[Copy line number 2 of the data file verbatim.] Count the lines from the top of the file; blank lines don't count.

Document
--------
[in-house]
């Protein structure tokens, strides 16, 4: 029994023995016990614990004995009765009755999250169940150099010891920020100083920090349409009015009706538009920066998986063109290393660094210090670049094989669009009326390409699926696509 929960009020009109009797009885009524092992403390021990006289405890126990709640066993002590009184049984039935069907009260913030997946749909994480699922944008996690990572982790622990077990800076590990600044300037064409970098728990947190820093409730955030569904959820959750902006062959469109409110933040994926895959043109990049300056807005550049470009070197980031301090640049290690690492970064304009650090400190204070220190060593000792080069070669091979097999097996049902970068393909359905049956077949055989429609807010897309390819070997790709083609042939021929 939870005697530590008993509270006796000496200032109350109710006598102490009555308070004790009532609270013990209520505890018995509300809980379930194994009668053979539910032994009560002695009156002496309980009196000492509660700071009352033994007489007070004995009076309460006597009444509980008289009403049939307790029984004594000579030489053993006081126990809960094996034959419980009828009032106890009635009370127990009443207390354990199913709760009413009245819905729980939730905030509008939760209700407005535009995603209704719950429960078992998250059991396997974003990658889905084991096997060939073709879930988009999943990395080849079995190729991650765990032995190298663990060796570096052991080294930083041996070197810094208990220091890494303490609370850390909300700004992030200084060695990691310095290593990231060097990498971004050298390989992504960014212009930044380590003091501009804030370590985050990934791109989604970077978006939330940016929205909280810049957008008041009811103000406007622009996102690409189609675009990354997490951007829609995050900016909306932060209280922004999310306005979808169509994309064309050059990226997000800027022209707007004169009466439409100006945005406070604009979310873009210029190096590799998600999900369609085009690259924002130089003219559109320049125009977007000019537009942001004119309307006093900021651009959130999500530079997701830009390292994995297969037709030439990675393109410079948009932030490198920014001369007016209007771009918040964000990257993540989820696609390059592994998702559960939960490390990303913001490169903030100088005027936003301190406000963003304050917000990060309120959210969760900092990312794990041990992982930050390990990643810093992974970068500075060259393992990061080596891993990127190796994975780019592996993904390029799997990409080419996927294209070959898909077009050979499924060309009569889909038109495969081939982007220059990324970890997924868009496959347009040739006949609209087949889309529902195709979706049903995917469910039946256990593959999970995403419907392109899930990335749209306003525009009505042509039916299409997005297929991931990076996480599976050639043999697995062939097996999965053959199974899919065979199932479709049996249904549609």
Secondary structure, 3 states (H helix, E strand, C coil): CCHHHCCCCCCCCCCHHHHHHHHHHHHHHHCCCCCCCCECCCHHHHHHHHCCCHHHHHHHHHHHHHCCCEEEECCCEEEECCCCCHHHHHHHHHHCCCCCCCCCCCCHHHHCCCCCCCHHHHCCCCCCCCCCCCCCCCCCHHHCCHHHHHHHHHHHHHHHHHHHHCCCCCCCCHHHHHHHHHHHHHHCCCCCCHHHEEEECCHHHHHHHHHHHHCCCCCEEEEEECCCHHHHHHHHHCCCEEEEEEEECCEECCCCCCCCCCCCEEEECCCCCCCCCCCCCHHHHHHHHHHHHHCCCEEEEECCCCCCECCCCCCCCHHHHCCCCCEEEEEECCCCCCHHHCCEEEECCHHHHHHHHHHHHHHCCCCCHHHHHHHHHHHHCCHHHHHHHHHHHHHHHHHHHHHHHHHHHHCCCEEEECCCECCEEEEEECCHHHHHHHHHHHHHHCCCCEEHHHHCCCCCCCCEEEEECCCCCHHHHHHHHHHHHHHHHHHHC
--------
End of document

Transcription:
């Protein structure tokens, strides 16, 4: 029994023995016990614990004995009765009755999250169940150099010891920020100083920090349409009015009706538009920066998986063109290393660094210090670049094989669009009326390409699926696509 929960009020009109009797009885009524092992403390021990006289405890126990709640066993002590009184049984039935069907009260913030997946749909994480699922944008996690990572982790622990077990800076590990600044300037064409970098728990947190820093409730955030569904959820959750902006062959469109409110933040994926895959043109990049300056807005550049470009070197980031301090640049290690690492970064304009650090400190204070220190060593000792080069070669091979097999097996049902970068393909359905049956077949055989429609807010897309390819070997790709083609042939021929 939870005697530590008993509270006796000496200032109350109710006598102490009555308070004790009532609270013990209520505890018995509300809980379930194994009668053979539910032994009560002695009156002496309980009196000492509660700071009352033994007489007070004995009076309460006597009444509980008289009403049939307790029984004594000579030489053993006081126990809960094996034959419980009828009032106890009635009370127990009443207390354990199913709760009413009245819905729980939730905030509008939760209700407005535009995603209704719950429960078992998250059991396997974003990658889905084991096997060939073709879930988009999943990395080849079995190729991650765990032995190298663990060796570096052991080294930083041996070197810094208990220091890494303490609370850390909300700004992030200084060695990691310095290593990231060097990498971004050298390989992504960014212009930044380590003091501009804030370590985050990934791109989604970077978006939330940016929205909280810049957008008041009811103000406007622009996102690409189609675009990354997490951007829609995050900016909306932060209280922004999310306005979808169509994309064309050059990226997000800027022209707007004169009466439409100006945005406070604009979310873009210029190096590799998600999900369609085009690259924002130089003219559109320049125009977007000019537009942001004119309307006093900021651009959130999500530079997701830009390292994995297969037709030439990675393109410079948009932030490198920014001369007016209007771009918040964000990257993540989820696609390059592994998702559960939960490390990303913001490169903030100088005027936003301190406000963003304050917000990060309120959210969760900092990312794990041990992982930050390990990643810093992974970068500075060259393992990061080596891993990127190796994975780019592996993904390029799997990409080419996927294209070959898909077009050979499924060309009569889909038109495969081939982007220059990324970890997924868009496959347009040739006949609209087949889309529902195709979706049903995917469910039946256990593959999970995403419907392109899930990335749209306003525009009505042509039916299409997005297929991931990076996480599976050639043999697995062939097996999965053959199974899919065979199932479709049996249904549609």